Posted by Emma McMorrow, Senior Associate
What happens to the matrimonial home when a couple gets divorced?
In divorce proceedings where spouses are unable to agree terms, the family court has the power to decide upon an appropriate financial settlement which meets the parties’ needs. For many separating couples a significant part of their financial settlement will be concerned with the matrimonial home.
The matrimonial home is often the most valuable asset available to the parties and of course, everyone needs somewhere to live; the family court will be concerned to provide a home for each spouse. However, it is the welfare of any children and ensuring they have a suitable home which will be the primary concern for the judge. The court is obliged to consider all circumstances of a case and certain statutory factors. As a result, the court can find itself in a difficult position as it tries to achieve multiple aims that may be incompatible.
When it comes to the matrimonial home, the court has the power to do a number of things, including:
- ordering that the property be transferred to one of the spouses, with or without the payment of a lump sum to buy out the other;
- ordering the house to be sold so that the proceeds can be divided between the parties in whatever percentage is appropriate in the circumstances;
- creating a trust in connection with the matrimonial home.
Transfer of the property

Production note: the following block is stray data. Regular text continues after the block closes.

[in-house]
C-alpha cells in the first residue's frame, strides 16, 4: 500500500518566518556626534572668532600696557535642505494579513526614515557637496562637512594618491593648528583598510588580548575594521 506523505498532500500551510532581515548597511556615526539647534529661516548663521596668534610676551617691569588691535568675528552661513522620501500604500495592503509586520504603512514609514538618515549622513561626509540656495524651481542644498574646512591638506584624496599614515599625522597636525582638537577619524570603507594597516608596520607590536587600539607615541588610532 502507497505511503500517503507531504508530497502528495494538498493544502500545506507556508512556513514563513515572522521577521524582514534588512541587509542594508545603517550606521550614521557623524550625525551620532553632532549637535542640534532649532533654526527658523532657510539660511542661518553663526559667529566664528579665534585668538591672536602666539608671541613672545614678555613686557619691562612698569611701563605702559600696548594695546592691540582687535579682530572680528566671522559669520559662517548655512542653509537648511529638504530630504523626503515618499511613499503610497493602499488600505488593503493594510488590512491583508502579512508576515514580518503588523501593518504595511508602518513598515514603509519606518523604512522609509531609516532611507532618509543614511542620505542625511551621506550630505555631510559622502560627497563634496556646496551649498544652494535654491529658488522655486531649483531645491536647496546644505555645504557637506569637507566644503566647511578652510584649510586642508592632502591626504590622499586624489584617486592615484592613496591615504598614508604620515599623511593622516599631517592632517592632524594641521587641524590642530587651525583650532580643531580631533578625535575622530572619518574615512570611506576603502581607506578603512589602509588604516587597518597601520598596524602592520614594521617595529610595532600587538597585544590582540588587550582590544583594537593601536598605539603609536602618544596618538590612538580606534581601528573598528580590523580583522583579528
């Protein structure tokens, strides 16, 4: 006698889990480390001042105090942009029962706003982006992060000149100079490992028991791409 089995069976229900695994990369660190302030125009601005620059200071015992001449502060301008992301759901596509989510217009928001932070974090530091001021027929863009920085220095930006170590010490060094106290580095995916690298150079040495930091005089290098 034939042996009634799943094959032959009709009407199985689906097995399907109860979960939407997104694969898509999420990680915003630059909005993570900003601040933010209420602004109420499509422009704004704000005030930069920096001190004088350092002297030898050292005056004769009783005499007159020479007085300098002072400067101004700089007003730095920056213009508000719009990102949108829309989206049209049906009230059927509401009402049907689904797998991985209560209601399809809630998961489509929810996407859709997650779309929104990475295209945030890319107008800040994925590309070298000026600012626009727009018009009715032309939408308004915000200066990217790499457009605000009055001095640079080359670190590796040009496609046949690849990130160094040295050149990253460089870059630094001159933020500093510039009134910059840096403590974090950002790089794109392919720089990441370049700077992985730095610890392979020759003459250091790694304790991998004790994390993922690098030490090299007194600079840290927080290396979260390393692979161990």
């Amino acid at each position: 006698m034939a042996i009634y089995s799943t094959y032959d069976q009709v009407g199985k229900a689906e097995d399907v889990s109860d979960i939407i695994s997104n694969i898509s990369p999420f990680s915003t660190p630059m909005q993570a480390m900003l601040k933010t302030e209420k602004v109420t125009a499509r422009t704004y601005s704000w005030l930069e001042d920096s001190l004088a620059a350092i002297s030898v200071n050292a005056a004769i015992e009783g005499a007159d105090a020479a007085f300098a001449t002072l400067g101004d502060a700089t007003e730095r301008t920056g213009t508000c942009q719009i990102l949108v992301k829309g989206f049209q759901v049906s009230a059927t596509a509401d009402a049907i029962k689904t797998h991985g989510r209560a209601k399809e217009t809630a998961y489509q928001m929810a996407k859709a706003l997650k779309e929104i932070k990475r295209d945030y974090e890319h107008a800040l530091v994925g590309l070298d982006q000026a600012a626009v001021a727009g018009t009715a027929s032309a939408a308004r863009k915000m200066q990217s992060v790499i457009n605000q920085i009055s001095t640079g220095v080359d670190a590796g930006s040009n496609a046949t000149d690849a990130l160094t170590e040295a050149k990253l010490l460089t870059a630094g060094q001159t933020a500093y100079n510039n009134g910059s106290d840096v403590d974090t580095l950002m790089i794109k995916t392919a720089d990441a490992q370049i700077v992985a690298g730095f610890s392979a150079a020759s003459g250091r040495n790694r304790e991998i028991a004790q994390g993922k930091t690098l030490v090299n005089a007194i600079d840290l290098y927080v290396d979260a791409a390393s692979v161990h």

The court can order the matrimonial home to be transferred into either spouse’s name and such a transfer could involve the receiving spouse paying the other a lump sum to buy out their interest in that property. A transfer could be part of a clean break settlement or it may be that the house is transferred to a party in lieu of any ongoing maintenance payments. When considering whether a transfer is a viable option, issues such as the amount of equity in the property, the parties’ respective mortgage raising capacities and ability to keep up with the monthly repayments will be relevant.
Selling the matrimonial home
Another option would be to sell the matrimonial home. When considering whether this is the most appropriate course of action, the court will consider a range of issues including whether there is sufficient equity in the home to provide two new homes for the separating parties, the parties’ respective abilities to raise a mortgage and when there are minor children involved, the impact a move may have on their wellbeing and how best to minimise any potential disruption.
Trust of land
There are certain situations where this is the most appropriate option. For example, where a house needs to be provided for one of the parties until the children conclude their education and there are not the financial resources available to achieve this another way.
One such arrangement is known as a Mesher order. This involves the matrimonial home being sold and the equity released upon the occurrence of a specific event, such as the youngest child reaching the age of 18 or leaving full time education, be it secondary education or university. Another option would be a Martin order. This involves the matrimonial home being sold upon the death of the party living there.
Orders of this nature can be tricky to manage. For example, there are the issues associated with one party having to wait for their share of the equity being released and available to them. However, there are some circumstances where this is the only option.
Whether the financial settlement is agreed between the parties directly, or directed by the court, the terms of that settlement should be incorporated into a formal court order.
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